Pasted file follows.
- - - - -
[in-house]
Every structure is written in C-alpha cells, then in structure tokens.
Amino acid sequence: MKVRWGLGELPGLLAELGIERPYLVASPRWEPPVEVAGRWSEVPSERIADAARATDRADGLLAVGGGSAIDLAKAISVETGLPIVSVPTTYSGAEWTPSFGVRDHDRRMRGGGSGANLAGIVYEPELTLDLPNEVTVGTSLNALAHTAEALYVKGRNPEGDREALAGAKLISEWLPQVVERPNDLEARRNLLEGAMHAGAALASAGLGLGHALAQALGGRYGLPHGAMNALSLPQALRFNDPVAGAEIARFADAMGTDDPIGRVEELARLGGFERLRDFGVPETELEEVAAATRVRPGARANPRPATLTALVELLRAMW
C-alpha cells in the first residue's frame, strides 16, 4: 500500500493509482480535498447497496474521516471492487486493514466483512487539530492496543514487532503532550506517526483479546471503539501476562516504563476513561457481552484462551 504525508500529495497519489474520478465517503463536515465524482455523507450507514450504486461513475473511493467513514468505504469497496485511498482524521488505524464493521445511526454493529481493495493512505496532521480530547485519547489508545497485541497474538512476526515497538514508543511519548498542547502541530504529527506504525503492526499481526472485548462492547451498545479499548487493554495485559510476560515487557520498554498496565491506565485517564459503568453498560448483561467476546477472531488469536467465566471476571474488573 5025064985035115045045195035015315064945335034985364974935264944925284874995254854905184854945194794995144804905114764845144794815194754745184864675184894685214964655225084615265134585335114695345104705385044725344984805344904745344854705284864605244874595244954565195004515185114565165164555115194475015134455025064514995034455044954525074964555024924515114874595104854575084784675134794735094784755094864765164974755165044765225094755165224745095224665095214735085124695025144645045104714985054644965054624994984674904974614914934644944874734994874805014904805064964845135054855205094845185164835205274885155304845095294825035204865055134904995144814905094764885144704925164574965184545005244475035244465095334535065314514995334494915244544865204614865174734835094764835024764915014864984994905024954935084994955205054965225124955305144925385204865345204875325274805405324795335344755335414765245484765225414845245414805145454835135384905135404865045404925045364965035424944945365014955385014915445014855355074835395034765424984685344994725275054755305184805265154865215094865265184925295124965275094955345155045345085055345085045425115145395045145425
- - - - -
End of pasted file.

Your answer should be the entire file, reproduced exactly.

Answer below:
[in-house]
Every structure is written in C-alpha cells, then in structure tokens.
Amino acid sequence: MKVRWGLGELPGLLAELGIERPYLVASPRWEPPVEVAGRWSEVPSERIADAARATDRADGLLAVGGGSAIDLAKAISVETGLPIVSVPTTYSGAEWTPSFGVRDHDRRMRGGGSGANLAGIVYEPELTLDLPNEVTVGTSLNALAHTAEALYVKGRNPEGDREALAGAKLISEWLPQVVERPNDLEARRNLLEGAMHAGAALASAGLGLGHALAQALGGRYGLPHGAMNALSLPQALRFNDPVAGAEIARFADAMGTDDPIGRVEELARLGGFERLRDFGVPETELEEVAAATRVRPGARANPRPATLTALVELLRAMW
C-alpha cells in the first residue's frame, strides 16, 4: 500500500493509482480535498447497496474521516471492487486493514466483512487539530492496543514487532503532550506517526483479546471503539501476562516504563476513561457481552484462551 504525508500529495497519489474520478465517503463536515465524482455523507450507514450504486461513475473511493467513514468505504469497496485511498482524521488505524464493521445511526454493529481493495493512505496532521480530547485519547489508545497485541497474538512476526515497538514508543511519548498542547502541530504529527506504525503492526499481526472485548462492547451498545479499548487493554495485559510476560515487557520498554498496565491506565485517564459503568453498560448483561467476546477472531488469536467465566471476571474488573 5025064985035115045045195035015315064945335034985364974935264944925284874995254854905184854945194794995144804905114764845144794815194754745184864675184894685214964655225084615265134585335114695345104705385044725344984805344904745344854705284864605244874595244954565195004515185114565165164555115194475015134455025064514995034455044954525074964555024924515114874595104854575084784675134794735094784755094864765164974755165044765225094755165224745095224665095214735085124695025144645045104714985054644965054624994984674904974614914934644944874734994874805014904805064964845135054855205094845185164835205274885155304845095294825035204865055134904995144814905094764885144704925164574965184545005244475035244465095334535065314514995334494915244544865204614865174734835094764835024764915014864984994905024954935084994955205054965225124955305144925385204865345204875325274805405324795335344755335414765245484765225414845245414805145454835135384905135404865045404925045364965035424944945365014955385014915445014855355074835395034765424984685344994725275054755305184805265154865215094865265184925295124965275094955345155045345085055345085045425115145395045145425